Clive James on Pedagogy

Isn’t a form of teaching that avoids all prescription really a form of therapy? In a course called Classical Studies taught by teachers who possess scarcely a word of Latin or Greek, suffering is avoided, but isn’t it true that nothing is gained except the absence of suffering? In his best novel, White Noise, Don DeLillo made a running joke out of a professor of German history who could not read German. But the time has already arrived when such a joke does not register as funny. What have we gained, except a classroom in which no one need feel excluded?

Of course, today’s pedagogue will say that nobody feeling excluded is so valuable that nothing else matters in comparison. In the USSR, it was believed that the only reason why a student is getting bad grades is that the teacher is undertrained and needs more training. But today things are worse. If a student isn’t doing great it can only mean that the teacher is racist / sexist / classist / homophobic, etc. This is a lot worse than being undertrained because it’s a moral failing.

So hey, Americans, congratulations! You out-dumbed the USSR. What an achievement.

9 thoughts on “Clive James on Pedagogy”

  1. “In the USSR, it was believed that the only reason why a student is getting bad grades is that the teacher is undertrained”

    In communist Poland (and for a good long while afterward) the only reason why a student is getting bad grades that the student is lazy and doesn’t study enough…. (and maybe the parents are making them study enough).

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      1. “Both versions are quite crazy”

        Agreed…. many years ago where I work there was a problem with some foreign teachers because they were given no guidance whatsoever… about anything (the local attitude was that giving them information might be taken as an insult to their competence and training). I finally prevailed and was temporarily even given a meaningless title of coordinator of foreign teachers so they were a bit better prepared and were ready to deal with problems that might appear (very different from those that might show up in their home countries).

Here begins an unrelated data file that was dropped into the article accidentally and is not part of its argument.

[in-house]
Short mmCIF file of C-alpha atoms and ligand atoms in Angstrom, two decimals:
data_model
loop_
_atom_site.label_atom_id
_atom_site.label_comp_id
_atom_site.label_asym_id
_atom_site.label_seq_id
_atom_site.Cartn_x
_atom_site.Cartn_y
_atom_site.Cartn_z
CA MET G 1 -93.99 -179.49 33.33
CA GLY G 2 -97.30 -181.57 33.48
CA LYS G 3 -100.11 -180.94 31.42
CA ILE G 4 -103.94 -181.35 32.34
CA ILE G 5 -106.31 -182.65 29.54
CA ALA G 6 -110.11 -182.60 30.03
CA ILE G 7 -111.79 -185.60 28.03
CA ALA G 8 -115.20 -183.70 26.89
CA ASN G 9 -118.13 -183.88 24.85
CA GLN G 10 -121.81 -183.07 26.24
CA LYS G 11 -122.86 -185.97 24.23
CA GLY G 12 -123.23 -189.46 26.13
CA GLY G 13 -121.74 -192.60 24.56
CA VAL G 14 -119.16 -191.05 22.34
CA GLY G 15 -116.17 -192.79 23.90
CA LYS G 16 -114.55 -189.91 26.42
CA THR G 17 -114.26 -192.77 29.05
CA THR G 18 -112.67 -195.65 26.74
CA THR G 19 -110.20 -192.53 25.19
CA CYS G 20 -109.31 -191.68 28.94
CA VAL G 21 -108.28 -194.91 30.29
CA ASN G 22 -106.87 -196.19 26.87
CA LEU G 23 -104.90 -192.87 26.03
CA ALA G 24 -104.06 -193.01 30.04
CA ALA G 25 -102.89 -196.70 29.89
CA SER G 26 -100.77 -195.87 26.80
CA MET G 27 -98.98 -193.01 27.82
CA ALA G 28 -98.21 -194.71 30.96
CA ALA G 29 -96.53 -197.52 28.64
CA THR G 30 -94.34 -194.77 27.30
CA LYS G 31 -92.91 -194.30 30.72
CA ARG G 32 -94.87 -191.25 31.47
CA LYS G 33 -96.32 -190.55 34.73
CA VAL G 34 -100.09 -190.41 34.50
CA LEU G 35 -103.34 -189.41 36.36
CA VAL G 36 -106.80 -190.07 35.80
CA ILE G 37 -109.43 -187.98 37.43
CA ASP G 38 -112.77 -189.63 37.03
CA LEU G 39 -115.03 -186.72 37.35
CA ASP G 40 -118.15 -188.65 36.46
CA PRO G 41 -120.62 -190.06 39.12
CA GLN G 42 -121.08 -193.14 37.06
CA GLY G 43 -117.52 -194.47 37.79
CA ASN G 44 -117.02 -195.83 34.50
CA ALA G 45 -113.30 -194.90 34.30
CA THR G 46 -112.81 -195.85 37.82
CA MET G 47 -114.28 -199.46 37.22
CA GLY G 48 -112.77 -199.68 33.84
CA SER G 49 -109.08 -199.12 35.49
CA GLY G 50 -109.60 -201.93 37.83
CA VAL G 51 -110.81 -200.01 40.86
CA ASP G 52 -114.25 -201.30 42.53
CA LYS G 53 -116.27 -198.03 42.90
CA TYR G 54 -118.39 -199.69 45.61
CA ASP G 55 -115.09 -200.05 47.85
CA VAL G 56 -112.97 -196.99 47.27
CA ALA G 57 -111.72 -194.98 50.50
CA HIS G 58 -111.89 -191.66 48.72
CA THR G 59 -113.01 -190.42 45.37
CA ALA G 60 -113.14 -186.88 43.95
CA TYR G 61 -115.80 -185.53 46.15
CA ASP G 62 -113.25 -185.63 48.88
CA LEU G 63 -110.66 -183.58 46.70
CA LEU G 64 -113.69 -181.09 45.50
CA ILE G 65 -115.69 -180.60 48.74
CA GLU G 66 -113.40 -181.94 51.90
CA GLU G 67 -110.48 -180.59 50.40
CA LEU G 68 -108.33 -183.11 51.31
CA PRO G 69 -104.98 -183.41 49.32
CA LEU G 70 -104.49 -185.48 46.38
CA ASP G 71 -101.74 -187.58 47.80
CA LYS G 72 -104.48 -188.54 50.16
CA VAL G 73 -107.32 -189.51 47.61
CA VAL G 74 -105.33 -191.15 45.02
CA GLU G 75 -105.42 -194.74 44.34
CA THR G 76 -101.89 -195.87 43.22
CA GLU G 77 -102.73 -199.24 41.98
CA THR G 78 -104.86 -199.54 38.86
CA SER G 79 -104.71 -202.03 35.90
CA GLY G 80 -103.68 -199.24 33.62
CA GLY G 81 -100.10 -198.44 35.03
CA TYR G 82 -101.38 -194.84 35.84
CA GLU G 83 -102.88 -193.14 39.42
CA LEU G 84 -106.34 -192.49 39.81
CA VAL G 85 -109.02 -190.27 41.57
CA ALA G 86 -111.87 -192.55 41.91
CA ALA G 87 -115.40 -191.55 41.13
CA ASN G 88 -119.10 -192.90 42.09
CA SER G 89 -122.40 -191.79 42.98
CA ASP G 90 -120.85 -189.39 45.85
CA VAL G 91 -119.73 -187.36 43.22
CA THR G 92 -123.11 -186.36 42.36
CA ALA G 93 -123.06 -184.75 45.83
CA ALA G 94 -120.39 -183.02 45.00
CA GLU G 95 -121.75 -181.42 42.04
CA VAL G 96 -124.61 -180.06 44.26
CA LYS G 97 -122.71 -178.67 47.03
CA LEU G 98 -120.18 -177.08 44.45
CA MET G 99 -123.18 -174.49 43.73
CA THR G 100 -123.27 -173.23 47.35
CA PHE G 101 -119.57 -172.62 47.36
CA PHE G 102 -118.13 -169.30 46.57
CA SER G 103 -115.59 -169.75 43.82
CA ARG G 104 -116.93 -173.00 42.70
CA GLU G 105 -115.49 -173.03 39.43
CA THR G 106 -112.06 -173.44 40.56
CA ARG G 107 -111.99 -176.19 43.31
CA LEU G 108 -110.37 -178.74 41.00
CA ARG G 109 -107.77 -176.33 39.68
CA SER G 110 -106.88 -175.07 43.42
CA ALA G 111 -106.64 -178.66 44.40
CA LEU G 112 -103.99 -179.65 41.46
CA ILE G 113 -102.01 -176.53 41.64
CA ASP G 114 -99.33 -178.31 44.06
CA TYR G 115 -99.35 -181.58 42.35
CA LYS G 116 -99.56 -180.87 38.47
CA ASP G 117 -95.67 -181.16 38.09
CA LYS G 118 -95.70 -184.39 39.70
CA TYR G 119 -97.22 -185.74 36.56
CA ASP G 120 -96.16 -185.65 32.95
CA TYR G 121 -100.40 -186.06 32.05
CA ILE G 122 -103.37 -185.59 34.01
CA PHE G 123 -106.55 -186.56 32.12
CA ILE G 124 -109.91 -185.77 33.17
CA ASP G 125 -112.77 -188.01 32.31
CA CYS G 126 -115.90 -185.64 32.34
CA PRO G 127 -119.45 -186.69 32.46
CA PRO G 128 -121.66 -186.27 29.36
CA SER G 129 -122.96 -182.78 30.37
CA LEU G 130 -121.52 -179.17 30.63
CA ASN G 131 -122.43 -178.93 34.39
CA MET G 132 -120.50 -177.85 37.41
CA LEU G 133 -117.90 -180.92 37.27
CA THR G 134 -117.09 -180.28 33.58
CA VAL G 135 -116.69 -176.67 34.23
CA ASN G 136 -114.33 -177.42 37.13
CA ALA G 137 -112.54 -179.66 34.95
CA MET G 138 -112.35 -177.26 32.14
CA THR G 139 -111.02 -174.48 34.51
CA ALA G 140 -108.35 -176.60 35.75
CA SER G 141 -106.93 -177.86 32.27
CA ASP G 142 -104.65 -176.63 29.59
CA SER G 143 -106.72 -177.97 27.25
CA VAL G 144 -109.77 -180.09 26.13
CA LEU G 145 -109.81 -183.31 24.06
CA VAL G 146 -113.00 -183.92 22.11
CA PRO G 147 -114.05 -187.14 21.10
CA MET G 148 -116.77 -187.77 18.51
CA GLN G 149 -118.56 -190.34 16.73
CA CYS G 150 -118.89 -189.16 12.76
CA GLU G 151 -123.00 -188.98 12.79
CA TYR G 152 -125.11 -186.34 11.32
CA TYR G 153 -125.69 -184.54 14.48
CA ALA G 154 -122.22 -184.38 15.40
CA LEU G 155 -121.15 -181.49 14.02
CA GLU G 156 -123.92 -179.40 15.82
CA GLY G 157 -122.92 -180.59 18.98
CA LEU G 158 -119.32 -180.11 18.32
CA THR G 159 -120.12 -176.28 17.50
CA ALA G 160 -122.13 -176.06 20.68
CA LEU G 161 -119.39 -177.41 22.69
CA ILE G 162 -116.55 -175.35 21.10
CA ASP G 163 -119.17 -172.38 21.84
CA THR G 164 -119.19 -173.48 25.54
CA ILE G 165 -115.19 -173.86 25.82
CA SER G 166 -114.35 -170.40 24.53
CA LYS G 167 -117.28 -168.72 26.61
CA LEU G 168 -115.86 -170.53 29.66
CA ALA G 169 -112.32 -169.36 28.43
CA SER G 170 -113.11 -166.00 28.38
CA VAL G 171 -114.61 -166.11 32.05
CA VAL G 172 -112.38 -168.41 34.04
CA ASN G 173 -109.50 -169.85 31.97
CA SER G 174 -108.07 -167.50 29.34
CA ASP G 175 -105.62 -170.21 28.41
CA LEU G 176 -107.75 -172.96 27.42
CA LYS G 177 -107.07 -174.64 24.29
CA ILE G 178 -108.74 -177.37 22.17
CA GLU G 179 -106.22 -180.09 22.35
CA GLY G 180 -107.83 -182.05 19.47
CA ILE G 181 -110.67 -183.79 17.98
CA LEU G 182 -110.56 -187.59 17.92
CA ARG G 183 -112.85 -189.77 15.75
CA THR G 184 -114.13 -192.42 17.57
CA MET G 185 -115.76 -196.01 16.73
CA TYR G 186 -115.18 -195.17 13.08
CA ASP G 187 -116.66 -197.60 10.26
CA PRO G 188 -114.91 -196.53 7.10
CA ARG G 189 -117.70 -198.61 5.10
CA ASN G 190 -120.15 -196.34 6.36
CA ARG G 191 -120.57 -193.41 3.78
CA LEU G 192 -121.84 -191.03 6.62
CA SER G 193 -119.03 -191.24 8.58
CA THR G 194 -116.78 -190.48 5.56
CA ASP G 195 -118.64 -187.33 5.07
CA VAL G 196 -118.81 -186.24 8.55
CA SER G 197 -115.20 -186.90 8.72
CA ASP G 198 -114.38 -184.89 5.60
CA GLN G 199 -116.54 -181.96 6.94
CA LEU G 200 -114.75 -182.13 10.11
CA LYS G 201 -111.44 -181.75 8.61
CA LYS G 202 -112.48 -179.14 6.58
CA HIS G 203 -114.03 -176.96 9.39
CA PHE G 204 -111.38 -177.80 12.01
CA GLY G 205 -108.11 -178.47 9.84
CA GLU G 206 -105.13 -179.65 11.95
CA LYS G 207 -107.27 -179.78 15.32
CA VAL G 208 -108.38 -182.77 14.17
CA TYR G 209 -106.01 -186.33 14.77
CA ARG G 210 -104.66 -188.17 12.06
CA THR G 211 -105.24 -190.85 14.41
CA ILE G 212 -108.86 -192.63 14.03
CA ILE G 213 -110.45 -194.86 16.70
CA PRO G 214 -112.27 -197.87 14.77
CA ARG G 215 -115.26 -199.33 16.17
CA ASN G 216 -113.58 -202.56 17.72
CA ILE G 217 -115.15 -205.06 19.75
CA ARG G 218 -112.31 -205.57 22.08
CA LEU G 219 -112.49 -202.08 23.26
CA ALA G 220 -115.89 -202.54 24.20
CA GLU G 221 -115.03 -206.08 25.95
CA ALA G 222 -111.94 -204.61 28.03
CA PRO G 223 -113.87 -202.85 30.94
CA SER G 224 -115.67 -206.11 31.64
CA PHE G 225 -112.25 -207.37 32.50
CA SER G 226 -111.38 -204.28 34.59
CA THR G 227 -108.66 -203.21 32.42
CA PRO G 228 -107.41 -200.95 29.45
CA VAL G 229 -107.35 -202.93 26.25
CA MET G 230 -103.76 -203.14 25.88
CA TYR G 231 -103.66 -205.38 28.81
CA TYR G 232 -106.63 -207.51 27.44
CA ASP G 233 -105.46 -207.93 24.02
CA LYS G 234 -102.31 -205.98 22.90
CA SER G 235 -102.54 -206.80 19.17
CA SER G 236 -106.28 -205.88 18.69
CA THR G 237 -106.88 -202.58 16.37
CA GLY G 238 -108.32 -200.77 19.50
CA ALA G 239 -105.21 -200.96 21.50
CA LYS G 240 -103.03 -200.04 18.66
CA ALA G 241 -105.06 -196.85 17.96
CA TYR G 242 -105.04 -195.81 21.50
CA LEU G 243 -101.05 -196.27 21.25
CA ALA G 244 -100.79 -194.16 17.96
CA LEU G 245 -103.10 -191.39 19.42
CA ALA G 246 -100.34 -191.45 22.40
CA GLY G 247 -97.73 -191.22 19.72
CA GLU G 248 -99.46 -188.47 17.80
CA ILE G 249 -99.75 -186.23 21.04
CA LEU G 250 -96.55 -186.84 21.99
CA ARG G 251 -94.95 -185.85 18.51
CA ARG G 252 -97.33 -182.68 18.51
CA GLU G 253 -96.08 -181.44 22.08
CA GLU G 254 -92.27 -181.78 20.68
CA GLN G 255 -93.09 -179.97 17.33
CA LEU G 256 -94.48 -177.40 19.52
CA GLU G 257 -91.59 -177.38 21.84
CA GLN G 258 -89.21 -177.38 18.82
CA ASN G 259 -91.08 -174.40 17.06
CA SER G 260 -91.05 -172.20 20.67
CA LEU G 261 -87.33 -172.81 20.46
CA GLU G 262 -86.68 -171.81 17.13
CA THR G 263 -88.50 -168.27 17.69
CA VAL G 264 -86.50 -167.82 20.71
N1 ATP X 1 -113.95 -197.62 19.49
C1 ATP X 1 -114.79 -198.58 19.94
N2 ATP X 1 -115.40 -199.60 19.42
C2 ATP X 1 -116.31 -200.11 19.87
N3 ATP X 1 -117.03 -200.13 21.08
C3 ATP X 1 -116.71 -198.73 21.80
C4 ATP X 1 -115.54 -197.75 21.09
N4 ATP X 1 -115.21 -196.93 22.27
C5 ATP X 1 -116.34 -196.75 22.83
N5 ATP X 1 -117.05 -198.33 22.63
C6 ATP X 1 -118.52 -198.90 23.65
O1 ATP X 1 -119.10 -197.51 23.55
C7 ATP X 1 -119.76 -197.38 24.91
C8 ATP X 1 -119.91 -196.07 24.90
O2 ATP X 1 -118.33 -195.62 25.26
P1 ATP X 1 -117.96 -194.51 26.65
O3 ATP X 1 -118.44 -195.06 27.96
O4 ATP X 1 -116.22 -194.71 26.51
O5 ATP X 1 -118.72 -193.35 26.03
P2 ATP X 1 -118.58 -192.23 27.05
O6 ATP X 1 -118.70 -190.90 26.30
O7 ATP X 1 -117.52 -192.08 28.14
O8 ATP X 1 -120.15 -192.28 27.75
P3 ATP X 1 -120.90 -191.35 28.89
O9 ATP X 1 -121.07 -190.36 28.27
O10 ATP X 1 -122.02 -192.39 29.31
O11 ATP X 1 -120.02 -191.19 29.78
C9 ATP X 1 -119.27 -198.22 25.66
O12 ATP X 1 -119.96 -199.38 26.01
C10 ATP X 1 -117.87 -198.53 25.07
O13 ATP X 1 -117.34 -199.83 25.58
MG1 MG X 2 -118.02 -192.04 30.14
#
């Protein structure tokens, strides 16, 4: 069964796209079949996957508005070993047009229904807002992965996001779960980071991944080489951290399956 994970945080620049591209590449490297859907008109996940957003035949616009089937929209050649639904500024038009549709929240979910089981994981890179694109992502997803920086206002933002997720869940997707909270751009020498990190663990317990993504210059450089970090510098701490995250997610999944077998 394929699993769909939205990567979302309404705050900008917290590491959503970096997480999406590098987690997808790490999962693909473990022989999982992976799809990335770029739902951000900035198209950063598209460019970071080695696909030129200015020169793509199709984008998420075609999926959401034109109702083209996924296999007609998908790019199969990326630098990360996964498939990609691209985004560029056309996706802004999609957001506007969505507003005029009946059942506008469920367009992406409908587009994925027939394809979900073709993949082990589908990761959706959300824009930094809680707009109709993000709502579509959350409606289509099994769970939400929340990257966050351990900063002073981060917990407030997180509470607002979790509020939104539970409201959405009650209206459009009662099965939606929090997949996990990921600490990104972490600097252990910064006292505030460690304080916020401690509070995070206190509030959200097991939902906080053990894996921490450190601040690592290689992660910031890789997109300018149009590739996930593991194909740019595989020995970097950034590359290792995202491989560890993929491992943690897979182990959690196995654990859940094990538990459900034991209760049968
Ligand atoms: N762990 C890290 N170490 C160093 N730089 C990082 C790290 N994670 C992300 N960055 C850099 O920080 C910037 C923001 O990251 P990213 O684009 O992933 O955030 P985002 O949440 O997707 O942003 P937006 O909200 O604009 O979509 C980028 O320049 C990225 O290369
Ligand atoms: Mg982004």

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  2. I can believe that in the schools for the masses the teachers were blamed endlessly, but I’ve seen the better products of the Soviet school system. Their teachers must have held them to high standards. You don’t get outcomes like that if the teachers have to cower and quiver and give good grades lest they be accused of thoughtcrime.

    I assume that, like any totalitarian system, the USSR educational system was two-tiered and hypocritical. I mean, has there ever been a more self-serving elite class than the upper class of the Soviet “classless society”? Whatever they might have imposed on the masses, I’m quite certain that their own kids went to the sorts of schools that uphold excellence and accomplishment.

    Granted, I wasn’t there, but I do know a thing or two about hypocritical elites who impose ideological fads on the masses while giving their own kids rigorous traditional educations.

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    1. I assume that, like any totalitarian system, the USSR educational system was two-tiered and hypocritical.

      I worry that we’re headed towards this situation in science education as the idea that everyone deserves a STEM degree and if you don’t think so you’re evil takes hold. There are already stories of pressure to drop standards. I could see us ending up with a track for the students who are actually going to acquire the necessary skills and eventually get the jobs the require them, and a track for handing out those nice shiny STEM degrees to anyone who can pay for them.

      In the book Paying for the Party: How College maintains Inequality, which I recommend, the school that’s the case study for the book is quite open about the fact that they have a “real” business program which is highly regarded and whose graduates have good employment outcomes, and a watered down “party track” business program that is absurdly easy and whose graduates don’t find good jobs. They’re very shameless about steering naive students towards the party track program, and keeping the real program for the ones who they believe can handle it.

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    2. It so happens that I went to the school for the children of our local party apparatchiks and their rich personnel. Our education was actually worse than in any proletarian school of the worker barracks. We really got no education at all. Everything was based on bribes. Bring a gift for the teacher, get a grade. Education of any sort was despised. Intelligence was despised.

      So it wasn’t an elite that valued education.

      However, there were families of the intelligentsia, such as mine, who barely had enough to eat or wear but who were obsessed with education and gave exquisite education to their children completely outside of any secondary education system. (In the higher education, yes, you could get good professors. The ratio was about one good one per 20 quacks).

      So the brilliant people you met weren’t children of the Soviet elite. These were children of the poor schmucks in leaky shoes. 🙂

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      1. That’s a feature of a monopoly. Competence is not required because the party faces no competition. Marginalizing brilliant people isn’t so smart when they have the option of joining opposition parties.

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